In the United States schools struggle to cope with losses among staff, pupils and parents after terrorist attacks last week
FearING revenge after the terrorist attacks on the World Trade Center, dozens of privately-run Muslim schools in the New York area closed and sent their students home last week.
"I was relieved we closed," says Singapore-born Rogayah Taman, a teacher at Al-Ghazaly Islamic school in Jersey City, New Jersey, which is almost directly across the Hudson River from where the twin towers used to be.
With students in blue and white uniform streaming into the huge red-brick school building on Monday morning, she said: "I am telling the children not to be afraid and that Muslims also were in those buildings."
That message has given comfort to many students who were unhappy with the way Muslims were portrayed on television. Amro El-Adle, aged 10, a lively sixth-grader whose parents are from Egypt, said he and his classmates want the same things as other American children. "I want to get good grades and I want to play with my computer," he said.
"I didn't want to leave school and I wasn't afraid to come to school, even though some of my friends called and said their parents would not let them come back."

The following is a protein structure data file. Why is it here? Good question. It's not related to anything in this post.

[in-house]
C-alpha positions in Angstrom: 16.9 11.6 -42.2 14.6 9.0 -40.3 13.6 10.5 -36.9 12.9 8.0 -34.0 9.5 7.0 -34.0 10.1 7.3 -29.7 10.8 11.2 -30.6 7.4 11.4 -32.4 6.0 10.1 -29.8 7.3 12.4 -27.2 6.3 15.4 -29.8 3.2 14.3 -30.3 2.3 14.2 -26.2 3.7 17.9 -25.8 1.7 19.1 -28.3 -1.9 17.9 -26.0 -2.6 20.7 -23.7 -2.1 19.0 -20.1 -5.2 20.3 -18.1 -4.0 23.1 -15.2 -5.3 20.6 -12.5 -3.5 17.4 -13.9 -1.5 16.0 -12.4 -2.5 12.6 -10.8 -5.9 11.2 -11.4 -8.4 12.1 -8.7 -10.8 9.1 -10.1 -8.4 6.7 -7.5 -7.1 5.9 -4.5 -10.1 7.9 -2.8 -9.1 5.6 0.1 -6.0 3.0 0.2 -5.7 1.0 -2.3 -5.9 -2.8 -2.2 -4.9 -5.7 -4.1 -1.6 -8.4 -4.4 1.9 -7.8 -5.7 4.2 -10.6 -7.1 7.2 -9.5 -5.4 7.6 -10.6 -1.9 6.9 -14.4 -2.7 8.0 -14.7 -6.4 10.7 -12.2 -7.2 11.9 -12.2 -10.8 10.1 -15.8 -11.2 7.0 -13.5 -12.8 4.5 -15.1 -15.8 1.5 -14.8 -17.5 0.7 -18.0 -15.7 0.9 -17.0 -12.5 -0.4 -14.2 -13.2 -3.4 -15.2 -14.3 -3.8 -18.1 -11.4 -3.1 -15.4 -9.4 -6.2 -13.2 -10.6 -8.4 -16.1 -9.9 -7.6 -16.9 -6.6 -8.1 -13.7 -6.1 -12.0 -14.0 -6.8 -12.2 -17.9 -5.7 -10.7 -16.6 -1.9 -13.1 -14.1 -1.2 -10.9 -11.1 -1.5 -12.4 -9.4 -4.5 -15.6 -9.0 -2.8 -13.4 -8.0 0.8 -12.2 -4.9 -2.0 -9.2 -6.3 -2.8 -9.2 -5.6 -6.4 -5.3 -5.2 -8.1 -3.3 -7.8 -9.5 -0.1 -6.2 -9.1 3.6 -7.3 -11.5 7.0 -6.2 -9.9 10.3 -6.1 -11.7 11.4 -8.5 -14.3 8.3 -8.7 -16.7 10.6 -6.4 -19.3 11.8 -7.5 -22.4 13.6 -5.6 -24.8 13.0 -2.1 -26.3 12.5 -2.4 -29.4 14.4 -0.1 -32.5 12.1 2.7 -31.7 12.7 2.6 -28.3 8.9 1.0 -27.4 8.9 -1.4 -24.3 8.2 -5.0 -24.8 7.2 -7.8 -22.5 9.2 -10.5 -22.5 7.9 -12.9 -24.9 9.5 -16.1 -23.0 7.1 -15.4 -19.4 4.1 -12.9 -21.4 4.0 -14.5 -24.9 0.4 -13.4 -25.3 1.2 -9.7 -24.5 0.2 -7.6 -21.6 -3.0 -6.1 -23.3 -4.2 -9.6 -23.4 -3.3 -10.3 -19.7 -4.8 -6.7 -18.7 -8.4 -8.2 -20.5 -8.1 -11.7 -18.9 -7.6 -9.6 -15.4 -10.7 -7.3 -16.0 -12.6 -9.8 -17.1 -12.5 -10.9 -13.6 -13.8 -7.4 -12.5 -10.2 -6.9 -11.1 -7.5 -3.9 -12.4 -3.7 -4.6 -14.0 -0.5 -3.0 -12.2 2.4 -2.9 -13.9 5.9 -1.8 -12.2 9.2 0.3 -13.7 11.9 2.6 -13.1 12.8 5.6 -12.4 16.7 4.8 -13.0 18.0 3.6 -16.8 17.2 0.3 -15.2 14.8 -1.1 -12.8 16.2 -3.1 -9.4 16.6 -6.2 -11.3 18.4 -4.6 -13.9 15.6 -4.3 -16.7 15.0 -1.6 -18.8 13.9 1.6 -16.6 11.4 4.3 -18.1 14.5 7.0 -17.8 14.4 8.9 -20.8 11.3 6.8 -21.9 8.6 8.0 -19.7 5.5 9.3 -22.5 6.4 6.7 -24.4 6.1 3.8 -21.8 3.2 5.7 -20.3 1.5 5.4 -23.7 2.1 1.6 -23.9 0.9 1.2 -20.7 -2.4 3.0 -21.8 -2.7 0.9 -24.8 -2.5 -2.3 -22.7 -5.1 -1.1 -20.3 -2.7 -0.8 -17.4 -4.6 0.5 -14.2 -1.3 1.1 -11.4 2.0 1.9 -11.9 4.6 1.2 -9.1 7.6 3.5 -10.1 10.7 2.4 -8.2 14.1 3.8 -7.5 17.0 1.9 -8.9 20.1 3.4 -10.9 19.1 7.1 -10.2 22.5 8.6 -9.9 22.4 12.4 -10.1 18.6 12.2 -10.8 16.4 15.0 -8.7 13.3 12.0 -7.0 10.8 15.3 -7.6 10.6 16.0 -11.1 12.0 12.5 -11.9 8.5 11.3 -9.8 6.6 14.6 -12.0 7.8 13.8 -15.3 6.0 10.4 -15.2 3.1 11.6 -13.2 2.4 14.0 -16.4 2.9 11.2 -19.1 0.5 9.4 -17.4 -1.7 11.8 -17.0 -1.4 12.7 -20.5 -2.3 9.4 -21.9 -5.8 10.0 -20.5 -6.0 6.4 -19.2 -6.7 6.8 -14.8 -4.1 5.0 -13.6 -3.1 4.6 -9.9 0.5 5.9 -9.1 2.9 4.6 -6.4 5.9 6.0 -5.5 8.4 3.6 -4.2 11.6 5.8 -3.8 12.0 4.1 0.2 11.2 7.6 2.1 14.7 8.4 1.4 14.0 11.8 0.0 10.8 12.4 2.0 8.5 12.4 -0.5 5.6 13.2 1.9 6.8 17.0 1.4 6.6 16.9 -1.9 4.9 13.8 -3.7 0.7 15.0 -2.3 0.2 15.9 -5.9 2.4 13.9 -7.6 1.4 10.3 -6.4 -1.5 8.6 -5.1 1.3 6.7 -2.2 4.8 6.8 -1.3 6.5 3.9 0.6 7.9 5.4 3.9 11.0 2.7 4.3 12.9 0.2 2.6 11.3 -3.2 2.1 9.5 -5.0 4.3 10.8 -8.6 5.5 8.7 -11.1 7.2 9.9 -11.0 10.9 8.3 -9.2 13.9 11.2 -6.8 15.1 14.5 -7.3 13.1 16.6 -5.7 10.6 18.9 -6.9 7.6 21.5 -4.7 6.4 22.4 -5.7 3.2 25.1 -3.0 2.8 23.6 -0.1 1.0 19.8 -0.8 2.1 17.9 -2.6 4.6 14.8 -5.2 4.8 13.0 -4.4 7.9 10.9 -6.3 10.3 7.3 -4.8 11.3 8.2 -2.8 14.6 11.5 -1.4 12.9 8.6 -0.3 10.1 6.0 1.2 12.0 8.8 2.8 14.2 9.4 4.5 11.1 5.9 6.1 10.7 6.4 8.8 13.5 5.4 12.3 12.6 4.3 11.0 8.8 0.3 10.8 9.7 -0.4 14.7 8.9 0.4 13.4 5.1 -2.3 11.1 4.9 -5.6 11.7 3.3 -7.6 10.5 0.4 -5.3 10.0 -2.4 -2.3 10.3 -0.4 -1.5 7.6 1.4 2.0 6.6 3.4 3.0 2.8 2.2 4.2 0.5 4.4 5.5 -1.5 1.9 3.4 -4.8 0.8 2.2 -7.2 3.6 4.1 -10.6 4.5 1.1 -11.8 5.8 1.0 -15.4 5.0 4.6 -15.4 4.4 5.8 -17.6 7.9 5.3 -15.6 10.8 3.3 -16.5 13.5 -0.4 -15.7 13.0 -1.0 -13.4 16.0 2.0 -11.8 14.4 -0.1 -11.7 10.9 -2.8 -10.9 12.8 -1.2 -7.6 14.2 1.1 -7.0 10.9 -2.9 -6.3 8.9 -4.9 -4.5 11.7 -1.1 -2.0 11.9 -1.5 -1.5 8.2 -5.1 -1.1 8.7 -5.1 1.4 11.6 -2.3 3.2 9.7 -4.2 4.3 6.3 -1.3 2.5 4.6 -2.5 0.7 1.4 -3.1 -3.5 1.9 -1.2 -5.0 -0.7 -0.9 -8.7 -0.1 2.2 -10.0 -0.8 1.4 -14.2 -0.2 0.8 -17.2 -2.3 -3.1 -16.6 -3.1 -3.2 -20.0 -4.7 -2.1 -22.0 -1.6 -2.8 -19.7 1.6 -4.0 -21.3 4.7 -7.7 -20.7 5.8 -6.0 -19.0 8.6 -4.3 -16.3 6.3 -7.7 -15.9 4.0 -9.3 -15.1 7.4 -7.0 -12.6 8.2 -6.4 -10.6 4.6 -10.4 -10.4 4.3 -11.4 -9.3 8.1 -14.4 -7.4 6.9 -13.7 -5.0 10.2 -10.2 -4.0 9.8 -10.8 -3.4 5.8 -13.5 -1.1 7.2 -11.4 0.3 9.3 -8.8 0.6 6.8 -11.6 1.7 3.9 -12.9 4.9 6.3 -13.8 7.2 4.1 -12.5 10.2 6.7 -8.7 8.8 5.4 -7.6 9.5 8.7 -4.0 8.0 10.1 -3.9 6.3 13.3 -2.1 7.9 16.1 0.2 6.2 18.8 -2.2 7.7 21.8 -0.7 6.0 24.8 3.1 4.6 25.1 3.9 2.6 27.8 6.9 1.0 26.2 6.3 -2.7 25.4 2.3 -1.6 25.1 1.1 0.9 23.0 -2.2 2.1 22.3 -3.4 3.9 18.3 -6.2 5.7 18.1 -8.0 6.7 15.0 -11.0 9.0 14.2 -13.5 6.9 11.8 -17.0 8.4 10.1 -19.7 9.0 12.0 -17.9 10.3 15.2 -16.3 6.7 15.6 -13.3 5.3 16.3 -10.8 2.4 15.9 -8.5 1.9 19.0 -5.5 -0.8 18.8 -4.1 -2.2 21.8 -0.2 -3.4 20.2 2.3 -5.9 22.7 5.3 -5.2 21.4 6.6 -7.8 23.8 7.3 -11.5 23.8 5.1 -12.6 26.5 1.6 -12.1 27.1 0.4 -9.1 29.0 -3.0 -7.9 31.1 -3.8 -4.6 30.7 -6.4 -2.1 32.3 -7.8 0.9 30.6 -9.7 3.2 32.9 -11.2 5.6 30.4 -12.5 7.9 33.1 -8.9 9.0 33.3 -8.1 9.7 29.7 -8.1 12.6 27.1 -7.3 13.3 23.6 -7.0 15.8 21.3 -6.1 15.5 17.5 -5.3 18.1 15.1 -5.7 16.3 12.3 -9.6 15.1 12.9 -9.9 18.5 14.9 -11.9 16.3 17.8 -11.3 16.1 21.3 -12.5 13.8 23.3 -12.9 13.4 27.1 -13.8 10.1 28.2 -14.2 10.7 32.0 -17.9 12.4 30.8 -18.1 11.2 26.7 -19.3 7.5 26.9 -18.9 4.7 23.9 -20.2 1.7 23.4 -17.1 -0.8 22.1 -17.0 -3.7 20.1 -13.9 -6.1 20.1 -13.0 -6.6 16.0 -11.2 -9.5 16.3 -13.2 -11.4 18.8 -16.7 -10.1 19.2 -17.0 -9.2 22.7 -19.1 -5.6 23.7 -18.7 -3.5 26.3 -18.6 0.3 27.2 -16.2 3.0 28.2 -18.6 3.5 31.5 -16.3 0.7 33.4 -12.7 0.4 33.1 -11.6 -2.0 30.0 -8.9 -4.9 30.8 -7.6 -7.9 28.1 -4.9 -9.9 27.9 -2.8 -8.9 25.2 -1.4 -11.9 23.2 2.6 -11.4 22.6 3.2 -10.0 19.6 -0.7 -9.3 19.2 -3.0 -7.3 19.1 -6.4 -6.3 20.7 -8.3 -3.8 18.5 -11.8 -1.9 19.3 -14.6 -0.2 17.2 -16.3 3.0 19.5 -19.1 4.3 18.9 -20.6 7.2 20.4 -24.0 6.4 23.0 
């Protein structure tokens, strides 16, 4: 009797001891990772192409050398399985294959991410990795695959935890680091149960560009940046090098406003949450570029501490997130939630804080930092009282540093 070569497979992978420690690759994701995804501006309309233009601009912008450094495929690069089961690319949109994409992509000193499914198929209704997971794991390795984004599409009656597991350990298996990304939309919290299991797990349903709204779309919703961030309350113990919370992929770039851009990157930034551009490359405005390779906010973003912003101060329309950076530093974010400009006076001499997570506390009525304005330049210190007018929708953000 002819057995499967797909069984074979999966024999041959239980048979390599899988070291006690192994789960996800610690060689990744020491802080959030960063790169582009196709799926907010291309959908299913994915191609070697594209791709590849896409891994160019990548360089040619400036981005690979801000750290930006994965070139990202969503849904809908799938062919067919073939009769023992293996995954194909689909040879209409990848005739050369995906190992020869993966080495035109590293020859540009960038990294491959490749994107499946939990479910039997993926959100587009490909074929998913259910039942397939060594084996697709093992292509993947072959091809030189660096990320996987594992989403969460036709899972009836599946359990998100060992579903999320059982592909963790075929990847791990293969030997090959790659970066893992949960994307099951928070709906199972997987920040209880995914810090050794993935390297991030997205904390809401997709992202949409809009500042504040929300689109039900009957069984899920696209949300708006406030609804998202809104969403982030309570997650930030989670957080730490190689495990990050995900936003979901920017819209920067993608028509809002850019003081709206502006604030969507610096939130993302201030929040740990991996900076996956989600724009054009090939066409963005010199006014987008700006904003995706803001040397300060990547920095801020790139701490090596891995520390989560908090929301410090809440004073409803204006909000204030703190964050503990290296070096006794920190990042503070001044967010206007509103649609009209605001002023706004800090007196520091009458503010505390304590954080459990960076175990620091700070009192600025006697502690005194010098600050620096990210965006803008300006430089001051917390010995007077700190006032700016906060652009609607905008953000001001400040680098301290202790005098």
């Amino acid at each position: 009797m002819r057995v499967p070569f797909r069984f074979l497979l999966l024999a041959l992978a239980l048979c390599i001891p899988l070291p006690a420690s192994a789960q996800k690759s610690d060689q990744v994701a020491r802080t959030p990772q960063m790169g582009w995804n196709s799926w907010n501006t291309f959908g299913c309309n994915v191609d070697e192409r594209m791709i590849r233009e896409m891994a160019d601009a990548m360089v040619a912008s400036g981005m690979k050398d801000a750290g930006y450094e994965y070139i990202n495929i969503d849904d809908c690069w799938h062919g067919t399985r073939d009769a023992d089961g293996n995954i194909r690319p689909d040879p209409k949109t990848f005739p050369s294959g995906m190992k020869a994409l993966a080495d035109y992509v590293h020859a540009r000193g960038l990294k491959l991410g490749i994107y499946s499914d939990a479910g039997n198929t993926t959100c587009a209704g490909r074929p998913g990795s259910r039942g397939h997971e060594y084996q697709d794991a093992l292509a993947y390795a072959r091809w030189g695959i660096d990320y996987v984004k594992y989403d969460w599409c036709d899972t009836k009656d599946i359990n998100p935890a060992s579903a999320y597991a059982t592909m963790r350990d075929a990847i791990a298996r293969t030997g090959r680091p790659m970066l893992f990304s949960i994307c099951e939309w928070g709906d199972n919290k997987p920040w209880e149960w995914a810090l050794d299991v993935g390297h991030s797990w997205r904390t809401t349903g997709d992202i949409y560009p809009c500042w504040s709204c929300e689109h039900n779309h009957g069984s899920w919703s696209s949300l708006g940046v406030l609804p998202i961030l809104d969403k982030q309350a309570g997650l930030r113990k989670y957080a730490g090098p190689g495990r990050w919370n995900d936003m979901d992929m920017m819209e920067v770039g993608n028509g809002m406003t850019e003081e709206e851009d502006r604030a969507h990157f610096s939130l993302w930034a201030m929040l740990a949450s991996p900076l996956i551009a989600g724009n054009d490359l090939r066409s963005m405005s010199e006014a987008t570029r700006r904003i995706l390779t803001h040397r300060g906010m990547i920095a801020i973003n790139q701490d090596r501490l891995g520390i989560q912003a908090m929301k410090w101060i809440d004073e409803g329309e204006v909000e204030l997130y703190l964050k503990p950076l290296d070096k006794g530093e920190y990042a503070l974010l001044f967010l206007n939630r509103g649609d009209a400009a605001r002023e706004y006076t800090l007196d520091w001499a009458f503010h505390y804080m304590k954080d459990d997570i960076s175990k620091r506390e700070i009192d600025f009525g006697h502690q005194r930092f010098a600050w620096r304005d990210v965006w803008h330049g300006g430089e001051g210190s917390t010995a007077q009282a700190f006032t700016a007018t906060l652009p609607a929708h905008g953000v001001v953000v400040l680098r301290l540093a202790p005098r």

Many parents are choosing not to return their children to Muslim schools such as Al-Ghazaly, fearing they are an easy target for revenge. Almost 20 per cent of the school's students did not attend school on Monday.
At a heated meeting on Sunday, Egyptian-born principal Ishmael Khalil said angry parents demanded to know what safeguards existed for their children. He admitted that girls in traditional Islamic dress had been harassed on their way home from school last week.
Jersey City police have agreed to station a car outside the school in the morning and in the afternoon, Mr Khalil said. "I don't think this is the beginning of problems for our schools. I think we will be all right."
Across the river in New York, police cars were positioned around the city's largest mosque - three miles north of the World Trade Center - by Sunday.
But young people who had come to study the Koran said they were taking the anti-Islamic taunts directed at them with a grain of salt.
"I haven't been abused or anything," explained 16-year-old Adam Hussein - a state-school pupil who said he is as comfortable with MTV as with the Koran. "I live my life, you know. Small kids say stuff, like 'your father did this or did that'. It doesn't affect me."
But teachers such as Sister Magda have taken the events very much to heart. "We say to the children that the Muslim people who did it have nothing to do with Islam.
"This does not affect Americans alone. It affects us more because some people who look like us did it."